LETTER: Serial protestors do not understand diversity
“Serial protesters” do not understand diversity.
Last week, Milo Yiannopoulos came to Rutgers to discuss free speech on college campuses. However, protesters yelling, “Black Lives Matter” had other plans. During Yiannopoulos’s speech, the protesters would not allow Yiannopoulos to speak, and rather acted like children in the candy aisle who were told by their moms that they can’t have the Hershey bar.
Seemingly, these protesters will advocate and preach diversity from the mountaintops, but only if that diversity is aligned with their views. That in itself is the highest degree of hypocrisy. In fact, a protester was quoted in Avalon Zoppo’s article saying, “(Rutgers groups) should not be inviting anyone like (Yiannopoulos) because what we stand for is inclusion and diversity. If a speaker makes someone feel unsafe or uncomfortable, then they (sic) should not come to campus.”
College is not about feeling “safe” or “comfortable.” College is about challenging institutional thought and dealing with opinions that we may find repugnant. In fact, freedom of speech is at its freest when it makes us a little uncomfortable. Would the protesters suggest that we all quit speaking should our opinions make someone feel uncomfortable?
College has traditionally been the quintessential “marketplace of ideas,” an institution that allows all ideas to be heard, and allows college society (the market) to invariably determine the best one.
Ironically, the protesters who were present last Tuesday at Scott Hall proved that “diversity” is not one of their core values. Instead, their behavior suggested that their core values should be “banning words that make us feel sad.”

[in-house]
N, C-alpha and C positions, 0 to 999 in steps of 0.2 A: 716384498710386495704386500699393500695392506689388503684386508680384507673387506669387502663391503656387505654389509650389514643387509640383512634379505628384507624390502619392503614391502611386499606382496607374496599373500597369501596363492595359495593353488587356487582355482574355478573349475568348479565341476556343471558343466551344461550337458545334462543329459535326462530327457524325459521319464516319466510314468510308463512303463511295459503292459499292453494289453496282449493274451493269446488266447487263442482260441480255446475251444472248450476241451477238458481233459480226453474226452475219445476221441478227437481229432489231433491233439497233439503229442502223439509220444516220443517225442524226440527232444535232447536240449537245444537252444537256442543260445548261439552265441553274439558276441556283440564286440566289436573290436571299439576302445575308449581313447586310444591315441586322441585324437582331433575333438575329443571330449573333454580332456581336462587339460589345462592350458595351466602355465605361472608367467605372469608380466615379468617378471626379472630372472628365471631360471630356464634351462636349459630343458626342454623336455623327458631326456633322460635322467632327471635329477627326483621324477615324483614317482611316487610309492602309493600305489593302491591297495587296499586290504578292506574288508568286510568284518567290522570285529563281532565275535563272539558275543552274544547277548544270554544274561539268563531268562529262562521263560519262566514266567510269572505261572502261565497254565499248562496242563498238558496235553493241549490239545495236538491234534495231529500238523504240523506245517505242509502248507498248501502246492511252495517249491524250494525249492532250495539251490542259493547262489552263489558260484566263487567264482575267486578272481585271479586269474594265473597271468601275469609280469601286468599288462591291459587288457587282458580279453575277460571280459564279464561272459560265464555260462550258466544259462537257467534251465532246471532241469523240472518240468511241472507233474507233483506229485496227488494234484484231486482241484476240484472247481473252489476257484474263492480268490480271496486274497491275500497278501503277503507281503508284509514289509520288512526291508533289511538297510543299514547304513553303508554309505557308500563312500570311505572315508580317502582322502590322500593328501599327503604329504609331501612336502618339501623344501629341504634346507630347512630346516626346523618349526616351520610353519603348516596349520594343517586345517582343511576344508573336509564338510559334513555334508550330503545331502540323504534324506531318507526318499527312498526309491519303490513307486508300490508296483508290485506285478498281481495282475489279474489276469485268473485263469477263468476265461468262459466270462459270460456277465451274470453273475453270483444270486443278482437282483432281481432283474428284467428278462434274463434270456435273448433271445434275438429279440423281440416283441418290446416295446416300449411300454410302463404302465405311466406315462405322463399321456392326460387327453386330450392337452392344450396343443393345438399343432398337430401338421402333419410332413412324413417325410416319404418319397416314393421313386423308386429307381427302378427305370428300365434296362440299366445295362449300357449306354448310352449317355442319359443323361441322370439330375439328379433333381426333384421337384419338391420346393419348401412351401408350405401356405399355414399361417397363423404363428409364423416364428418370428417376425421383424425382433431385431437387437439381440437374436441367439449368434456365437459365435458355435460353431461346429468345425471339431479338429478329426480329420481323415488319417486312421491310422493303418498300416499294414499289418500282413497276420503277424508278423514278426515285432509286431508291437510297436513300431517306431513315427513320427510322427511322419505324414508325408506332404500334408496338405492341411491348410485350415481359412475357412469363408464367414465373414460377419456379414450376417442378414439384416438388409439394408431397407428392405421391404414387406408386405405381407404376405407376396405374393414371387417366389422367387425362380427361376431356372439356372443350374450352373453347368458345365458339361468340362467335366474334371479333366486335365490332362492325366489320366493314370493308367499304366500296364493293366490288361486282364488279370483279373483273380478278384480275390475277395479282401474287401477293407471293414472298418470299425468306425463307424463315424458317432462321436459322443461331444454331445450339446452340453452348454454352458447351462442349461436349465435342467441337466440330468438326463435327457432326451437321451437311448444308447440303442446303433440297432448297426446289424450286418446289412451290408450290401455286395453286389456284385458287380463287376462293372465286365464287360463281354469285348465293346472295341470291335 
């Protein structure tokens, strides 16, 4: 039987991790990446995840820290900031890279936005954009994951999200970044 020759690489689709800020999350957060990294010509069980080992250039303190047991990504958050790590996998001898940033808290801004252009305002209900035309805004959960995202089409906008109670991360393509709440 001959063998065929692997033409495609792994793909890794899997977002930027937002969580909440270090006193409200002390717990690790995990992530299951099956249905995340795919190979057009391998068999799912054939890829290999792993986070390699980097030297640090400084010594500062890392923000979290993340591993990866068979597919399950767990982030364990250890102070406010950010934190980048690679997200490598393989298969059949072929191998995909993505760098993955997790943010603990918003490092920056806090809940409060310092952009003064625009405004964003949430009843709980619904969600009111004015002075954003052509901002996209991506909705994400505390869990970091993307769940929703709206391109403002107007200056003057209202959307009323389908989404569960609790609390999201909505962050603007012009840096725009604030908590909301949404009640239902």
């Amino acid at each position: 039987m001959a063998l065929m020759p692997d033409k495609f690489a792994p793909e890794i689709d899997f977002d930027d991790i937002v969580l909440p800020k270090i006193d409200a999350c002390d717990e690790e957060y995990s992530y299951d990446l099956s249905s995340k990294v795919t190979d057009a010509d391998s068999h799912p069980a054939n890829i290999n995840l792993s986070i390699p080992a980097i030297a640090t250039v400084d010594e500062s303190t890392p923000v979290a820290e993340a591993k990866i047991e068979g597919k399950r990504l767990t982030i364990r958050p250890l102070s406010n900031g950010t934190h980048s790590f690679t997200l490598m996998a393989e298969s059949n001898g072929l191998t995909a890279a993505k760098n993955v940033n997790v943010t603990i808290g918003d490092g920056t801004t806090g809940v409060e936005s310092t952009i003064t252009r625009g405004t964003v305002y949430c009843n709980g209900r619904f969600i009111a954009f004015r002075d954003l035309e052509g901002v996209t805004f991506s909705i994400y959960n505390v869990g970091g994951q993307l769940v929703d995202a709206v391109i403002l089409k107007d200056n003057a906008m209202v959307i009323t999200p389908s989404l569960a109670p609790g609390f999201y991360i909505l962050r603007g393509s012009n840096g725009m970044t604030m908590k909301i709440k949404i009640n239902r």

If these protesters truly believed that Yiannopoulos should be censored and banned from Rutgers because his words hurt their feelings, then their parents should be ashamed for raising children who lack such self-control, that a gay man speaking his opinion causes them to act like savages.
These protesters did not allow Yiannopoulos the basic courtesy of speaking, and they were uninterested in engaging in debate. In fact, during the question and answer portion of the speech, when debate was encouraged, they did not participate. Perhaps it would have been too civilized, and the only argument they could concoct was yelling, “Black Lives Matter” over and over until someone apologized to them for not acknowledging their struggle.
Seemingly, these “serial protesters” here at Rutgers do not understand the diversity inherent in the First Amendment. Free speech is not only free when or if it protects you — free speech is free speech undiluted.
So I ask these “serial protesters,” if Milo Yiannopoulos is a racist, why does he continue to own so much of your brain? Only uneducated humans value the opinions of a racist. However, by demonstrating on Tuesday, and acting like petulant children espousing disdain for those who disagree with your “values,” you’ve shown that diversity is only skin deep and intelligence is not a requirement to protest.
Dylan Stone is a School of Arts and Sciences senior majoring in journalism and media studies.
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